So when it comes to drinking water, the concern for northeastern Illinois is not so much that the lake will run out, but that Illinoisans could hit that federal cap as soon as the year 2030. That means Illinois is going to have to limit use, keep the groundwater in the area clean enough to drink, or renegotiate the deal.

Of course, scientists will continue to disagree on how urgently coastal communities need to reduce their diversions.

What we think we know

There are a few factors most researchers can agree are affecting lake levels.

1. Precipitation. The lake’s major sources of water replenishment are rivers and streams, runoff, and rain directly over the lake. The water basin is the whole area that drains into that lake, and the area of the Great Lakes water basin is about 295,200 square miles. Last year’s massive drought meant reduced precipitation in many parts of the basin. And when water evaporates from Lake Michigan, the movement of weather systems generally dictates that it comes back down further to the East, raining on Ohio or New York. And of course, no water system is contained: at the far eastern end of the Great Lakes basin, water flows out of Lake Ontario, into the St. Lawrence River, and towards the Atlantic. Moisture that leaves here headed east is unlikely to make a quick return.

2. Surface temperature. The sun has an upper hand on any human attempts to control or extract water from the lake. Evaporation across the lake’s broad surface is the most reliable cause of water loss. And after the hottest year ever in 2012, we’re now experiencing the second consecutive warm winter in the region. Those combined factors mean the lake’s surface temperature stays a little warmer, and when the sun shines down, the water disappears even more rapidly than usual. Nearly a foot of the water lost to Lake Michigan disappeared in the hot spell between 2011-2012.

3. Ice cover. It’s probably obvious that ice cover on the lakes is the inverse of warm surface temperatures. And through the winter months it can serve as a protective layer against evaporation. Great Lakes ice cover has declined 71 percent since 1973 due to rising temperatures.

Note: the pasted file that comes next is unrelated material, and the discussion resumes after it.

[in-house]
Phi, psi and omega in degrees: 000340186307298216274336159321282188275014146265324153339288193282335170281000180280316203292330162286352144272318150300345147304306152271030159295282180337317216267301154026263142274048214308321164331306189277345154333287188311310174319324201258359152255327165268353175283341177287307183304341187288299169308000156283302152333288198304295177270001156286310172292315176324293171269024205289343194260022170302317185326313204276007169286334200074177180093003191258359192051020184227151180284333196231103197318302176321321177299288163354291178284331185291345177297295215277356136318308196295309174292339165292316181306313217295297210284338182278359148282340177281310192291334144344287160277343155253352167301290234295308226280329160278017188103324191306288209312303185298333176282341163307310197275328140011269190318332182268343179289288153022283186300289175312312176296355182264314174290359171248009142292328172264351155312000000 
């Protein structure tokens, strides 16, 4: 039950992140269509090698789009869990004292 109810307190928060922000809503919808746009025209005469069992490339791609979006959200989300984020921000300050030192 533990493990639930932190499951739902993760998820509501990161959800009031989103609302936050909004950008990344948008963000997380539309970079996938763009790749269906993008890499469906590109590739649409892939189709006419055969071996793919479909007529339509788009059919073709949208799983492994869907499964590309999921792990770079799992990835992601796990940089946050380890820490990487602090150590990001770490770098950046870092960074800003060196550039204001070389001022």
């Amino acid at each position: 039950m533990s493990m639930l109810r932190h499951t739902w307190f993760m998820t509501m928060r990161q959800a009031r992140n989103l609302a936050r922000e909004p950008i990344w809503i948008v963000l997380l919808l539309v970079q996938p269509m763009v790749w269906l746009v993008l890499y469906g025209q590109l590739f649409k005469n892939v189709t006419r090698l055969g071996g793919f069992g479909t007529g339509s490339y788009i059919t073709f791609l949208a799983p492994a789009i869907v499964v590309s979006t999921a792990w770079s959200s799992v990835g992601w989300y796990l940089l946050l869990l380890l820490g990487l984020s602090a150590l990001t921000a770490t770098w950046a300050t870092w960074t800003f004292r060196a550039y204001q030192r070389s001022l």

4. Dredging in the St. Clair River. The U.S. Army Corps of Engineers says Chicago’s perpetual diversion of water out of the system via the Chicago River is more than offset by other diversions into the Great Lakes basin from the north. But they concur with researchers who say that further east, the deepening of the St. Clair River accounts for over a foot of permanent loss in Lakes Michigan and Huron. The St. Clair, which connects Lake Huron with Lake St. Clair near Detroit, has been dredged to keep shipping channels open since the mid-1800s. Lakes Erie and Ontario, which receive the flow diverted through the St. Clair, are not facing the same low water crisis.

Climate change, right?

Is climate change causing the water to disappear? As Allan puts it, “the answer is a decisive maybe.”

Looking back at the loss of five feet of water over the last thirty years, he said, “you’d like to be able to say what fraction of that drop is due to climate change. And I don’t know how one would do that.”

But climate is the major factor in changing lake levels, so even if cause is immeasurable, a correlation between climate change and low water is hardly a stretch. Global temperatures are rising, the Great Lakes region is warming, the lakes are heating up, which means more evaporation and less ice cover.

“There’s a whole argument that says falling lake levels are consistent with climate change,” Allan said. “What I don’t think we have the ability to do at the present time is say, ‘our models tell us that lake levels should drop by x amount.’”

The return of the glaciers

What’s left of the ancient glaciers is now melting away, but this time the runoff isn’t flowing into inland freshwater lakes. So as lake levels go down, the salty seas are rising. As in the lakes, a process that might have happened naturally over many thousands of years has been accelerating exponentially in recent decades.

A saltwater invasion threatens coastal crops and raises the likelihood of full-scale destruction of coastal communities by storms and flooding. Plus, rising sea waters threaten fresh-water aquifers along the ocean coasts, which makes the preservation of clean potable water like the Great Lakes all the more pressing.

A master index of Great Lakes stressors

Dr. Allan and a team of researchers at the Great Lakes Environmental Assessment and Mapping Project (GLEAM) recently launched a website that breaks down environmental stressors including temperature change, ice cover, and loss of precipitation into a series of individual maps and a total “stress index”. Check out this video for a guide to how to use the site.

“I would caution people that the whole mapping tool is designed to be something of a 10,000 foot look at the Great Lakes,” he said. “The data get fuzzier the more you zoom in. But you can certainly get a broad picture.”

The stress index across most of Lake Michigan’s coast on the GLEAM map is very high. For example, those wide beaches Chicagoans have enjoyed in recent summers also mean shallower water just off the coasts, which can cause a host of problems including increased presence of dangerous bacteria. So much for a summer of safe Lake Michigan swimming. Check out the site for more information, but before you go, watch our instructional guide.